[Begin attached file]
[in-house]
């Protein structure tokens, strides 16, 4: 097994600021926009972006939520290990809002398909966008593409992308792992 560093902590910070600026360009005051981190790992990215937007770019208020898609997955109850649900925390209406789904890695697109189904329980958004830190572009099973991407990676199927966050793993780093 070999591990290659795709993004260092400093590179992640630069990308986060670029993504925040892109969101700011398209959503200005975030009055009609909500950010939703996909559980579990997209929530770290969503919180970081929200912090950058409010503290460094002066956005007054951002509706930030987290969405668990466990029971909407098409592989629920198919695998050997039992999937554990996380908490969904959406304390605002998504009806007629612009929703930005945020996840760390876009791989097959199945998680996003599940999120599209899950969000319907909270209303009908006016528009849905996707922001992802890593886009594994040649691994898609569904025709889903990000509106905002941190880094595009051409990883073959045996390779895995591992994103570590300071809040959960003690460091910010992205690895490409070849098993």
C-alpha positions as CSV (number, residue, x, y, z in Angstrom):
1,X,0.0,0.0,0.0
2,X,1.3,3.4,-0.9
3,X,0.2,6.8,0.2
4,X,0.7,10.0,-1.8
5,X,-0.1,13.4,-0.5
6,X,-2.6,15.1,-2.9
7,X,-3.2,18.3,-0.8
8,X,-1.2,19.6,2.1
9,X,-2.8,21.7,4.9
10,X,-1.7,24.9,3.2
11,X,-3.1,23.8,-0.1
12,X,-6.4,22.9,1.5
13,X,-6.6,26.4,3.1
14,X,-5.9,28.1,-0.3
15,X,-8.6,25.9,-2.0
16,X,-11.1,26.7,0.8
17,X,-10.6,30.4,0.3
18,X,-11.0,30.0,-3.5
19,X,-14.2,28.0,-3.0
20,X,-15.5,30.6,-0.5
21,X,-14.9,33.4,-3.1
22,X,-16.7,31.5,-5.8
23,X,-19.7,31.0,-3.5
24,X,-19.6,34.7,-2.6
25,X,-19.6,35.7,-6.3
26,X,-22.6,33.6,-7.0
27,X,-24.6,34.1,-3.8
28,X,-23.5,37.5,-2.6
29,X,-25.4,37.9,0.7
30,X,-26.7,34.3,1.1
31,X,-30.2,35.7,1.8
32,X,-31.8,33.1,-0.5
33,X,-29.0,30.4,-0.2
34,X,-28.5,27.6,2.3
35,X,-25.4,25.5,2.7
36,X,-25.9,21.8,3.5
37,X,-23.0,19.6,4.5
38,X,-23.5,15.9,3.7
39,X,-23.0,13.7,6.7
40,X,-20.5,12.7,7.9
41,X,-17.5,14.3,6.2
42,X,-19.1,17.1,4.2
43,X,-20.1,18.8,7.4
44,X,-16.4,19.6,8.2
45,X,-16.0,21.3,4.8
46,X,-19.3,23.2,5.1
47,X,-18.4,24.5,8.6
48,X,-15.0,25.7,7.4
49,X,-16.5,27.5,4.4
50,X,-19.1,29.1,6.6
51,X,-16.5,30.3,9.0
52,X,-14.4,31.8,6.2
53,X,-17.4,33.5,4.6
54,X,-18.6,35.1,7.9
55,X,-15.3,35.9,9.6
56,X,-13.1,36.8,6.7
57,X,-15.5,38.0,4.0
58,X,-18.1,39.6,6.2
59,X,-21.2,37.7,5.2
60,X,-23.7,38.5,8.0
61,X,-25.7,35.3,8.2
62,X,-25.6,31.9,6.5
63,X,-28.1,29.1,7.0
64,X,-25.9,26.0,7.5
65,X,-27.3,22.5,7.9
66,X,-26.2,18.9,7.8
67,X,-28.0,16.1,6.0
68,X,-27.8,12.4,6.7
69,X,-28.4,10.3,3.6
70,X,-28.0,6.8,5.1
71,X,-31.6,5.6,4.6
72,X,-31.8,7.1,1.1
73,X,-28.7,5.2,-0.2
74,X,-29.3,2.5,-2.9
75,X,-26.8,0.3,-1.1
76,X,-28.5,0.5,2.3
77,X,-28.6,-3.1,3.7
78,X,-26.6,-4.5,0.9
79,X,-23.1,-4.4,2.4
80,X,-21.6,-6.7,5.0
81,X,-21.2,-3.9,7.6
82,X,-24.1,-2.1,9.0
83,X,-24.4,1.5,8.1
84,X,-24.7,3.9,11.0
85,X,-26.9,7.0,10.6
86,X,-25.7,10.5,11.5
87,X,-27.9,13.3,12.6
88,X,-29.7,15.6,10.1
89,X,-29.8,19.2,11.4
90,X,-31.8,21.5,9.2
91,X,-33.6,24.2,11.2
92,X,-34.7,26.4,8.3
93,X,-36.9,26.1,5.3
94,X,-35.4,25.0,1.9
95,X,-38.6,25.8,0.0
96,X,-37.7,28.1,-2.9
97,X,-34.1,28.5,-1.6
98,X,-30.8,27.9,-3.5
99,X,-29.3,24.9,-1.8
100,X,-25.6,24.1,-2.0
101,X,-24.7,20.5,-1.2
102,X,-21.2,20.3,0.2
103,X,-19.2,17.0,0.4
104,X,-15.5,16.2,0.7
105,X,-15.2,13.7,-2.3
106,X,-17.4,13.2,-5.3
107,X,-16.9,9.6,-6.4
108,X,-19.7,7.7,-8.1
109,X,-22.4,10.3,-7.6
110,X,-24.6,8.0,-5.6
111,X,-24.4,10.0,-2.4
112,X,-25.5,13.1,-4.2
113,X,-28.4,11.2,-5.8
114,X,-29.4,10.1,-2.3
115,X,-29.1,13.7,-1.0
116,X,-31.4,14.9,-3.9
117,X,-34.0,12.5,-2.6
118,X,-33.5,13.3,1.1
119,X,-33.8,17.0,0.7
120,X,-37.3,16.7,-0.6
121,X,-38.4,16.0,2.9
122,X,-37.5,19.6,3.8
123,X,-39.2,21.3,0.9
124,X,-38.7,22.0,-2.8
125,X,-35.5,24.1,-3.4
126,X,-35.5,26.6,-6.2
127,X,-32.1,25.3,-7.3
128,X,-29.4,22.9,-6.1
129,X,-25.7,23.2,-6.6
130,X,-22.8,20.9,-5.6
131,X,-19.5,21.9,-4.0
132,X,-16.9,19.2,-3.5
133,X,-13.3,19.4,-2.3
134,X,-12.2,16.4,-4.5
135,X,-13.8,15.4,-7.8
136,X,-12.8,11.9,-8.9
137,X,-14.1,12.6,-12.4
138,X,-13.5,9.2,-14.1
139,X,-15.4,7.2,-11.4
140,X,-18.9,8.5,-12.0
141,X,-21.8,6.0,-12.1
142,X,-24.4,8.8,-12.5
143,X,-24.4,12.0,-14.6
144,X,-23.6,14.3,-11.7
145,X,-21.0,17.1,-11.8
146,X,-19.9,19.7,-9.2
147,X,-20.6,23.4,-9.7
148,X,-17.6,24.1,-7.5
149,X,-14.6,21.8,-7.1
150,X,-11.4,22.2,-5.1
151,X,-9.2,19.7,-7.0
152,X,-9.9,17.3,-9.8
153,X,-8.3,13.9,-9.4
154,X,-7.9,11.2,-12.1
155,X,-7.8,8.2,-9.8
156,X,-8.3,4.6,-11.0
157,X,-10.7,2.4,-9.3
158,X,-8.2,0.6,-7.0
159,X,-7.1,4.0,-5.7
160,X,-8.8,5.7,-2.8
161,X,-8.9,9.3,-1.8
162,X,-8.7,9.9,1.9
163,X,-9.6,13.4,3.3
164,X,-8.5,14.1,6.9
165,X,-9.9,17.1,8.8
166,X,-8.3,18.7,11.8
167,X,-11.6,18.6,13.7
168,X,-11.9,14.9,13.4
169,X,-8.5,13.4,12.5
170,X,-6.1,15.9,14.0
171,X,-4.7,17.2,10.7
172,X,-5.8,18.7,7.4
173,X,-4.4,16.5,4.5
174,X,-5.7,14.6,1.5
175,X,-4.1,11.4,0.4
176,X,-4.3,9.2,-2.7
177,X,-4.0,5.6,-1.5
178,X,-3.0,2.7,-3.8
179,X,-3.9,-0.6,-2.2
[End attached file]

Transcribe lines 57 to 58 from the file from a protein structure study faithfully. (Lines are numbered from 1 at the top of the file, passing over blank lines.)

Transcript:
54,X,-18.6,35.1,7.9
55,X,-15.3,35.9,9.6